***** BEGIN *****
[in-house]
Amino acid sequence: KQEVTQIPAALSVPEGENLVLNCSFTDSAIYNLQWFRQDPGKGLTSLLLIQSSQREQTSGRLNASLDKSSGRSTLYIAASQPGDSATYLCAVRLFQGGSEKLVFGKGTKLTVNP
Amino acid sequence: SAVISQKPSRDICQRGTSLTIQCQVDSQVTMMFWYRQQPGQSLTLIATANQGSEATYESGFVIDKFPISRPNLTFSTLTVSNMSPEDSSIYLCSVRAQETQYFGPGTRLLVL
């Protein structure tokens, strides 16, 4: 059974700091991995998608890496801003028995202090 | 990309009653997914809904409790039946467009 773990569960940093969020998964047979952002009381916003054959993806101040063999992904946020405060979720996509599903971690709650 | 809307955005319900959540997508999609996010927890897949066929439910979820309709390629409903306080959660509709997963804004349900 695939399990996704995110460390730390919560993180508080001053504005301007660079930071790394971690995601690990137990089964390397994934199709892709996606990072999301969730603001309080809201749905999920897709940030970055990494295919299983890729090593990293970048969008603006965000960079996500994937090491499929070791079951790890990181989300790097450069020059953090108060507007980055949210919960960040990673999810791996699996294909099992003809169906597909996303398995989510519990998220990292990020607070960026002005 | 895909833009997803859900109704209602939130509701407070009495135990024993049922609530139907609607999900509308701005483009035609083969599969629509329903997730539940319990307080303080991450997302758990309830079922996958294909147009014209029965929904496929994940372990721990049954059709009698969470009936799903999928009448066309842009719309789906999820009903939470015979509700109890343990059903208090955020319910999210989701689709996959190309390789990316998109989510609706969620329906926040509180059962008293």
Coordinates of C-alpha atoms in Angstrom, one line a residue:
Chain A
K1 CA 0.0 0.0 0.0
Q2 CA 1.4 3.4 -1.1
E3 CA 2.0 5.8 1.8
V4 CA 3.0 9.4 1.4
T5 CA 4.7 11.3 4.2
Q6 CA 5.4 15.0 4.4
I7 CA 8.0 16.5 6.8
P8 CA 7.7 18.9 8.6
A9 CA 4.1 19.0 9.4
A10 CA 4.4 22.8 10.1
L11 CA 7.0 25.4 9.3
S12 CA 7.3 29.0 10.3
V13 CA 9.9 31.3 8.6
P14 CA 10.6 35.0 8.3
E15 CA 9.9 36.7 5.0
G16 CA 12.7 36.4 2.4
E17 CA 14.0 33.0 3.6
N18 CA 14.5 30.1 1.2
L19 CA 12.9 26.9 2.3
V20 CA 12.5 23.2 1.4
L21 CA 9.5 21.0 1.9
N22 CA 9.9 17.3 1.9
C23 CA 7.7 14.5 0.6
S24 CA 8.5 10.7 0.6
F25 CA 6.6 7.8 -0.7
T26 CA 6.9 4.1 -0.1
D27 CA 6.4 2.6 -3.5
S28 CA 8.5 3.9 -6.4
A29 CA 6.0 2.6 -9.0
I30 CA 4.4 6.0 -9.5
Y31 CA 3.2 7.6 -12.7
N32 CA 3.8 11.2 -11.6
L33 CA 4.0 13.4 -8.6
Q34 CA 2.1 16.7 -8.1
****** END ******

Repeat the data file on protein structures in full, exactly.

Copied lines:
[in-house]
Amino acid sequence: KQEVTQIPAALSVPEGENLVLNCSFTDSAIYNLQWFRQDPGKGLTSLLLIQSSQREQTSGRLNASLDKSSGRSTLYIAASQPGDSATYLCAVRLFQGGSEKLVFGKGTKLTVNP
Amino acid sequence: SAVISQKPSRDICQRGTSLTIQCQVDSQVTMMFWYRQQPGQSLTLIATANQGSEATYESGFVIDKFPISRPNLTFSTLTVSNMSPEDSSIYLCSVRAQETQYFGPGTRLLVL
């Protein structure tokens, strides 16, 4: 059974700091991995998608890496801003028995202090 | 990309009653997914809904409790039946467009 773990569960940093969020998964047979952002009381916003054959993806101040063999992904946020405060979720996509599903971690709650 | 809307955005319900959540997508999609996010927890897949066929439910979820309709390629409903306080959660509709997963804004349900 695939399990996704995110460390730390919560993180508080001053504005301007660079930071790394971690995601690990137990089964390397994934199709892709996606990072999301969730603001309080809201749905999920897709940030970055990494295919299983890729090593990293970048969008603006965000960079996500994937090491499929070791079951790890990181989300790097450069020059953090108060507007980055949210919960960040990673999810791996699996294909099992003809169906597909996303398995989510519990998220990292990020607070960026002005 | 895909833009997803859900109704209602939130509701407070009495135990024993049922609530139907609607999900509308701005483009035609083969599969629509329903997730539940319990307080303080991450997302758990309830079922996958294909147009014209029965929904496929994940372990721990049954059709009698969470009936799903999928009448066309842009719309789906999820009903939470015979509700109890343990059903208090955020319910999210989701689709996959190309390789990316998109989510609706969620329906926040509180059962008293």
Coordinates of C-alpha atoms in Angstrom, one line a residue:
Chain A
K1 CA 0.0 0.0 0.0
Q2 CA 1.4 3.4 -1.1
E3 CA 2.0 5.8 1.8
V4 CA 3.0 9.4 1.4
T5 CA 4.7 11.3 4.2
Q6 CA 5.4 15.0 4.4
I7 CA 8.0 16.5 6.8
P8 CA 7.7 18.9 8.6
A9 CA 4.1 19.0 9.4
A10 CA 4.4 22.8 10.1
L11 CA 7.0 25.4 9.3
S12 CA 7.3 29.0 10.3
V13 CA 9.9 31.3 8.6
P14 CA 10.6 35.0 8.3
E15 CA 9.9 36.7 5.0
G16 CA 12.7 36.4 2.4
E17 CA 14.0 33.0 3.6
N18 CA 14.5 30.1 1.2
L19 CA 12.9 26.9 2.3
V20 CA 12.5 23.2 1.4
L21 CA 9.5 21.0 1.9
N22 CA 9.9 17.3 1.9
C23 CA 7.7 14.5 0.6
S24 CA 8.5 10.7 0.6
F25 CA 6.6 7.8 -0.7
T26 CA 6.9 4.1 -0.1
D27 CA 6.4 2.6 -3.5
S28 CA 8.5 3.9 -6.4
A29 CA 6.0 2.6 -9.0
I30 CA 4.4 6.0 -9.5
Y31 CA 3.2 7.6 -12.7
N32 CA 3.8 11.2 -11.6
L33 CA 4.0 13.4 -8.6
Q34 CA 2.1 16.7 -8.1